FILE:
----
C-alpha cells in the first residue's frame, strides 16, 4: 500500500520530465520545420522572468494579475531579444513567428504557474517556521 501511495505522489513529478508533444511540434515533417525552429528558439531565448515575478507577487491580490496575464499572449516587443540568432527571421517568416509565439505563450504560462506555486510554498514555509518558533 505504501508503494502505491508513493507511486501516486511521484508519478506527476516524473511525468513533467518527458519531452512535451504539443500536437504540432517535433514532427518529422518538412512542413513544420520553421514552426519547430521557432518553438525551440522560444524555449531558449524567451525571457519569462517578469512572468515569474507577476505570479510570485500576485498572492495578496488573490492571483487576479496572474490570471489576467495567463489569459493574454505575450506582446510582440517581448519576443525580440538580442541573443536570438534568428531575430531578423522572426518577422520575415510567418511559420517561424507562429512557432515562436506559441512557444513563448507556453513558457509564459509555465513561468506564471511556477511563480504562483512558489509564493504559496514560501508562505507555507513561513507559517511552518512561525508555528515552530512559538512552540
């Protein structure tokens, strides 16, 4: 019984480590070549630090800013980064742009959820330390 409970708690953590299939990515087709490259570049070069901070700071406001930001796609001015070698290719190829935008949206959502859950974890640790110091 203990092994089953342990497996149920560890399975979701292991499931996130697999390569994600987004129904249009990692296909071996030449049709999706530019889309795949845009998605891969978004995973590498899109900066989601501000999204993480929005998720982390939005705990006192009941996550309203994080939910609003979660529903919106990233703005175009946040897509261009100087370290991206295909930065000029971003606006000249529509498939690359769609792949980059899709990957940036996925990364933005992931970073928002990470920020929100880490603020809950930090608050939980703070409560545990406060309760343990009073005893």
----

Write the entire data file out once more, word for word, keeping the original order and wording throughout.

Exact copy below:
C-alpha cells in the first residue's frame, strides 16, 4: 500500500520530465520545420522572468494579475531579444513567428504557474517556521 501511495505522489513529478508533444511540434515533417525552429528558439531565448515575478507577487491580490496575464499572449516587443540568432527571421517568416509565439505563450504560462506555486510554498514555509518558533 505504501508503494502505491508513493507511486501516486511521484508519478506527476516524473511525468513533467518527458519531452512535451504539443500536437504540432517535433514532427518529422518538412512542413513544420520553421514552426519547430521557432518553438525551440522560444524555449531558449524567451525571457519569462517578469512572468515569474507577476505570479510570485500576485498572492495578496488573490492571483487576479496572474490570471489576467495567463489569459493574454505575450506582446510582440517581448519576443525580440538580442541573443536570438534568428531575430531578423522572426518577422520575415510567418511559420517561424507562429512557432515562436506559441512557444513563448507556453513558457509564459509555465513561468506564471511556477511563480504562483512558489509564493504559496514560501508562505507555507513561513507559517511552518512561525508555528515552530512559538512552540
């Protein structure tokens, strides 16, 4: 019984480590070549630090800013980064742009959820330390 409970708690953590299939990515087709490259570049070069901070700071406001930001796609001015070698290719190829935008949206959502859950974890640790110091 203990092994089953342990497996149920560890399975979701292991499931996130697999390569994600987004129904249009990692296909071996030449049709999706530019889309795949845009998605891969978004995973590498899109900066989601501000999204993480929005998720982390939005705990006192009941996550309203994080939910609003979660529903919106990233703005175009946040897509261009100087370290991206295909930065000029971003606006000249529509498939690359769609792949980059899709990957940036996925990364933005992931970073928002990470920020929100880490603020809950930090608050939980703070409560545990406060309760343990009073005893």